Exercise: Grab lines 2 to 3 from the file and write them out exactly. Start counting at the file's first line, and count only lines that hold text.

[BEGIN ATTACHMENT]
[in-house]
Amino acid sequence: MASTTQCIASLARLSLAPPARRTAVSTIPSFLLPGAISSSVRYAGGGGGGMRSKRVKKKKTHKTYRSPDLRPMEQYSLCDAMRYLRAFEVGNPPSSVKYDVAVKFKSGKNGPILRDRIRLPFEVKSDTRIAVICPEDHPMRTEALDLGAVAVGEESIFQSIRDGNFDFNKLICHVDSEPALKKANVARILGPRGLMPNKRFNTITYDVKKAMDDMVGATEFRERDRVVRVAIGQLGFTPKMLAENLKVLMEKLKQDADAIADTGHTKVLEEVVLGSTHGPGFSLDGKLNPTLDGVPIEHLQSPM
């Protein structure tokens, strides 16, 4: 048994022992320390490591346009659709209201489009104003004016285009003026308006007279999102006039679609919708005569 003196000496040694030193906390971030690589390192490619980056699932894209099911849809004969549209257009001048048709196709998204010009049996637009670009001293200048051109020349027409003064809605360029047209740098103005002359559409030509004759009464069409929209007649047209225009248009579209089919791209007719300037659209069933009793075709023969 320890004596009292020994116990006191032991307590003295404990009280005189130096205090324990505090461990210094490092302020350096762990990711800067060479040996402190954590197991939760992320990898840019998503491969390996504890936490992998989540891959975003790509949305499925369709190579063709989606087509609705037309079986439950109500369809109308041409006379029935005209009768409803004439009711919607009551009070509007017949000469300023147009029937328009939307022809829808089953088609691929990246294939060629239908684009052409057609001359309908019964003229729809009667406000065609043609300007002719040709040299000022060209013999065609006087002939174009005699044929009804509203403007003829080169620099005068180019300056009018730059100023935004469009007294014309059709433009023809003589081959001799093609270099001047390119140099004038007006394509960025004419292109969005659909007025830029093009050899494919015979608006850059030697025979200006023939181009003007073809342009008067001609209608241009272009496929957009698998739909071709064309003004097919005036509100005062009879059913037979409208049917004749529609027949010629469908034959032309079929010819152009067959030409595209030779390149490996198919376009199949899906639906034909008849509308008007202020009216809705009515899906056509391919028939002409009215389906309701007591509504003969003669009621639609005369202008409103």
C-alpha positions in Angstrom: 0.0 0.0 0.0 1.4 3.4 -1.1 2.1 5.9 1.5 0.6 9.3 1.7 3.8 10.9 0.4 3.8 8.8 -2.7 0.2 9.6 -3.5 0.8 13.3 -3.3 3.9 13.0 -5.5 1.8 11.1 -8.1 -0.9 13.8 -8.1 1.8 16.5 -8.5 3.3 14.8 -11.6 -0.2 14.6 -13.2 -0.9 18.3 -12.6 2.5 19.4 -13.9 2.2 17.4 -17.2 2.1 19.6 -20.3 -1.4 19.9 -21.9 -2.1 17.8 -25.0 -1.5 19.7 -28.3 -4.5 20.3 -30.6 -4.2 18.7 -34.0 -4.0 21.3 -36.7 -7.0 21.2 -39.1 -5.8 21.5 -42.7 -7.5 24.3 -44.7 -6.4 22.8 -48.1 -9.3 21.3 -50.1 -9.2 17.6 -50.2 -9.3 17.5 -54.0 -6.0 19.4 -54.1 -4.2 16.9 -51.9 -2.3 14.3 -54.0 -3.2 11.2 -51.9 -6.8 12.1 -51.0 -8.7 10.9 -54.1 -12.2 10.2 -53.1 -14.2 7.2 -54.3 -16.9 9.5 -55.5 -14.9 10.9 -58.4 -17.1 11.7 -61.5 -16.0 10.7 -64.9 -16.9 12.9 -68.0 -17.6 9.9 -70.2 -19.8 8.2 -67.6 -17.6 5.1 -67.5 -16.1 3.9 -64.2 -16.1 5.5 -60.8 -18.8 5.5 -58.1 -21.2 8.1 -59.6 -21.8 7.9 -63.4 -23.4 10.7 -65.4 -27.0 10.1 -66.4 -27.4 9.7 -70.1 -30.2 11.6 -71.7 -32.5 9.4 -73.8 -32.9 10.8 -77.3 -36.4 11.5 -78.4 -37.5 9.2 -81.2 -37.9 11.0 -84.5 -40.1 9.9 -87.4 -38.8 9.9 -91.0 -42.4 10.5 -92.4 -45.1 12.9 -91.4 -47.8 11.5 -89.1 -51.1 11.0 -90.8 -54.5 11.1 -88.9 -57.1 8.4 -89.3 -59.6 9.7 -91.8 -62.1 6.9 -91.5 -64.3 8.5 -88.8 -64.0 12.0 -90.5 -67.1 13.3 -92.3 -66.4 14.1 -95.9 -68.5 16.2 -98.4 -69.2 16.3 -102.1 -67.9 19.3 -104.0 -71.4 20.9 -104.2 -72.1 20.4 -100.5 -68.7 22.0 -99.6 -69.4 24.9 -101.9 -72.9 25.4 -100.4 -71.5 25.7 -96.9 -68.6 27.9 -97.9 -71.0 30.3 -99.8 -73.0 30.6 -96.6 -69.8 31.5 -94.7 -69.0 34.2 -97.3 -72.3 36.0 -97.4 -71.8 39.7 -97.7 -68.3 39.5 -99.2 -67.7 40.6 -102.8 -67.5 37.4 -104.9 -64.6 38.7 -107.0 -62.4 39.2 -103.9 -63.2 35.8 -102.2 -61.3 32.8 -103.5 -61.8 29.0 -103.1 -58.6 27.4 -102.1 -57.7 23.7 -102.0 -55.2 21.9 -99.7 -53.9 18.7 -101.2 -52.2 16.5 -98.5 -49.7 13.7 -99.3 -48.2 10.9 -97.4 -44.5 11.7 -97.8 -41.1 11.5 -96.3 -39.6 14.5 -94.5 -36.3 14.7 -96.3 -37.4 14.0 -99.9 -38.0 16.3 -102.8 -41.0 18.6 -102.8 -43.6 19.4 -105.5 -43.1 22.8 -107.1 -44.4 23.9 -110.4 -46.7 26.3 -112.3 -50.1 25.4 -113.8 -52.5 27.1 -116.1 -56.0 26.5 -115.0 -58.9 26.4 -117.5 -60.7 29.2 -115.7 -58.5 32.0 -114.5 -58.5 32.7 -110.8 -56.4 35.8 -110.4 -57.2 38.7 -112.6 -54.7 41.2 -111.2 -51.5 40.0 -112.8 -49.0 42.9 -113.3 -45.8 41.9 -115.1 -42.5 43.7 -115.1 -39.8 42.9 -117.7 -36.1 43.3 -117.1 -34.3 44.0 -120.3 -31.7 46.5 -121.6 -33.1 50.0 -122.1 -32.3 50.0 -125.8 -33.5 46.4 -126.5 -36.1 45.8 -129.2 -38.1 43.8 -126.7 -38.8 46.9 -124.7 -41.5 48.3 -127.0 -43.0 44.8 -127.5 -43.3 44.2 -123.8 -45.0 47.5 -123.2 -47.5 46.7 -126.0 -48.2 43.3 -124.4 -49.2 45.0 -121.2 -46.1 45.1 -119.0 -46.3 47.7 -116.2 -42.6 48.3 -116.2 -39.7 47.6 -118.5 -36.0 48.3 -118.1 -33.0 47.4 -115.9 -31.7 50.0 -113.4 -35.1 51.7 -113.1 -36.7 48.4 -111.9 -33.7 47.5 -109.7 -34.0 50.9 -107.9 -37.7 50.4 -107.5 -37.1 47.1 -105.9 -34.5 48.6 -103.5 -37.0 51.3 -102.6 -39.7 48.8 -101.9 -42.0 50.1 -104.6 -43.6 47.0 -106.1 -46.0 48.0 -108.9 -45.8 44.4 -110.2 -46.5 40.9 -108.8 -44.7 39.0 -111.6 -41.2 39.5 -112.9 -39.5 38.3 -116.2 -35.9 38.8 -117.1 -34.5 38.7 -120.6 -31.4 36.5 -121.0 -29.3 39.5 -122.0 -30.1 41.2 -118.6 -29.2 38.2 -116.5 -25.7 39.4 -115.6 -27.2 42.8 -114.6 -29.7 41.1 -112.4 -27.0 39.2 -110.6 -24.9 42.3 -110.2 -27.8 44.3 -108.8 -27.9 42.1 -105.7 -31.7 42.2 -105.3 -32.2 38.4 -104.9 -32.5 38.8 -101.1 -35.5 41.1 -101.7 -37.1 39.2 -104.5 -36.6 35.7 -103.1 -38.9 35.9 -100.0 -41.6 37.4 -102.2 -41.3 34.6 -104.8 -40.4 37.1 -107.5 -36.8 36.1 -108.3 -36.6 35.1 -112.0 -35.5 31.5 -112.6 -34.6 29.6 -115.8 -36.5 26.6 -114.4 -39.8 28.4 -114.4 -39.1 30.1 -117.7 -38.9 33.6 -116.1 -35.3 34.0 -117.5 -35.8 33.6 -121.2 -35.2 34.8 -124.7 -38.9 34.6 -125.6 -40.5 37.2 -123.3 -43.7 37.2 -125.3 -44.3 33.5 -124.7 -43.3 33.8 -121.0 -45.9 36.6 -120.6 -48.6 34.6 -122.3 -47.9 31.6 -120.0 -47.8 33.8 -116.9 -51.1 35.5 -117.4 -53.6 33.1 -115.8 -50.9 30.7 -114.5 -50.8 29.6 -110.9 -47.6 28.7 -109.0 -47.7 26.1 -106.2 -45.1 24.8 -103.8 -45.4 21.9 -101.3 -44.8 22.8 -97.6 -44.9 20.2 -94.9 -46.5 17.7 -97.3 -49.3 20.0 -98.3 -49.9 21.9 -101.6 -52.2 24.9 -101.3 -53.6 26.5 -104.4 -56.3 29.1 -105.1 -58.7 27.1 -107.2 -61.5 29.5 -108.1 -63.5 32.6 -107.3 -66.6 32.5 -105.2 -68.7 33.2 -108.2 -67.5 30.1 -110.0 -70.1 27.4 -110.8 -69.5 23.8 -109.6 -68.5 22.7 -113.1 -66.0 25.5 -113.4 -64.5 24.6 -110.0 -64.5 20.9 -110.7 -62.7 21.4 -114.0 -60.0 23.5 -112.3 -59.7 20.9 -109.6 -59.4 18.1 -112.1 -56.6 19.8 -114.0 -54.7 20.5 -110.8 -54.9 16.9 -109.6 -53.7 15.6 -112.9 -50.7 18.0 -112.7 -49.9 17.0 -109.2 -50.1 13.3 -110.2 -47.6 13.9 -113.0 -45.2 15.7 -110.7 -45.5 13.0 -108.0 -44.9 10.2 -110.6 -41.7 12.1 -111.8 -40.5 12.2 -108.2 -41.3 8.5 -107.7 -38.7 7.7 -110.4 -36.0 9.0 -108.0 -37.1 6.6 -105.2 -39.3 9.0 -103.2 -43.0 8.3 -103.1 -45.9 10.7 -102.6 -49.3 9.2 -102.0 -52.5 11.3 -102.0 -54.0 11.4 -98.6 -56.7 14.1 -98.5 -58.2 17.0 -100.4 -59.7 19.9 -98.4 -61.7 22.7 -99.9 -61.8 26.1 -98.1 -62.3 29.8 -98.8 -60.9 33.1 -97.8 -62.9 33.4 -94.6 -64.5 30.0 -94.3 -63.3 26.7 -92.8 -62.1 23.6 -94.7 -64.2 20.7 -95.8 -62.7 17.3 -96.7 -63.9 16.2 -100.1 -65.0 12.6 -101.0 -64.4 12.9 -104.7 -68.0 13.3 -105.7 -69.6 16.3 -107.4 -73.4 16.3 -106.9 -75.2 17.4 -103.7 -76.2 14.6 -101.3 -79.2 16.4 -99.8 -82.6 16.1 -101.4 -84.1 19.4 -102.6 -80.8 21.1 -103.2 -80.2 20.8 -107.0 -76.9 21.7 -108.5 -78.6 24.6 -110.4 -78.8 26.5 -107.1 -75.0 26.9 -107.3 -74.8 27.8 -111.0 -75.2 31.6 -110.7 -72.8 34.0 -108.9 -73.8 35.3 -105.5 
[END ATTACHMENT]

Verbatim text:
Amino acid sequence: MASTTQCIASLARLSLAPPARRTAVSTIPSFLLPGAISSSVRYAGGGGGGMRSKRVKKKKTHKTYRSPDLRPMEQYSLCDAMRYLRAFEVGNPPSSVKYDVAVKFKSGKNGPILRDRIRLPFEVKSDTRIAVICPEDHPMRTEALDLGAVAVGEESIFQSIRDGNFDFNKLICHVDSEPALKKANVARILGPRGLMPNKRFNTITYDVKKAMDDMVGATEFRERDRVVRVAIGQLGFTPKMLAENLKVLMEKLKQDADAIADTGHTKVLEEVVLGSTHGPGFSLDGKLNPTLDGVPIEHLQSPM
């Protein structure tokens, strides 16, 4: 048994022992320390490591346009659709209201489009104003004016285009003026308006007279999102006039679609919708005569 003196000496040694030193906390971030690589390192490619980056699932894209099911849809004969549209257009001048048709196709998204010009049996637009670009001293200048051109020349027409003064809605360029047209740098103005002359559409030509004759009464069409929209007649047209225009248009579209089919791209007719300037659209069933009793075709023969 320890004596009292020994116990006191032991307590003295404990009280005189130096205090324990505090461990210094490092302020350096762990990711800067060479040996402190954590197991939760992320990898840019998503491969390996504890936490992998989540891959975003790509949305499925369709190579063709989606087509609705037309079986439950109500369809109308041409006379029935005209009768409803004439009711919607009551009070509007017949000469300023147009029937328009939307022809829808089953088609691929990246294939060629239908684009052409057609001359309908019964003229729809009667406000065609043609300007002719040709040299000022060209013999065609006087002939174009005699044929009804509203403007003829080169620099005068180019300056009018730059100023935004469009007294014309059709433009023809003589081959001799093609270099001047390119140099004038007006394509960025004419292109969005659909007025830029093009050899494919015979608006850059030697025979200006023939181009003007073809342009008067001609209608241009272009496929957009698998739909071709064309003004097919005036509100005062009879059913037979409208049917004749529609027949010629469908034959032309079929010819152009067959030409595209030779390149490996198919376009199949899906639906034909008849509308008007202020009216809705009515899906056509391919028939002409009215389906309701007591509504003969003669009621639609005369202008409103």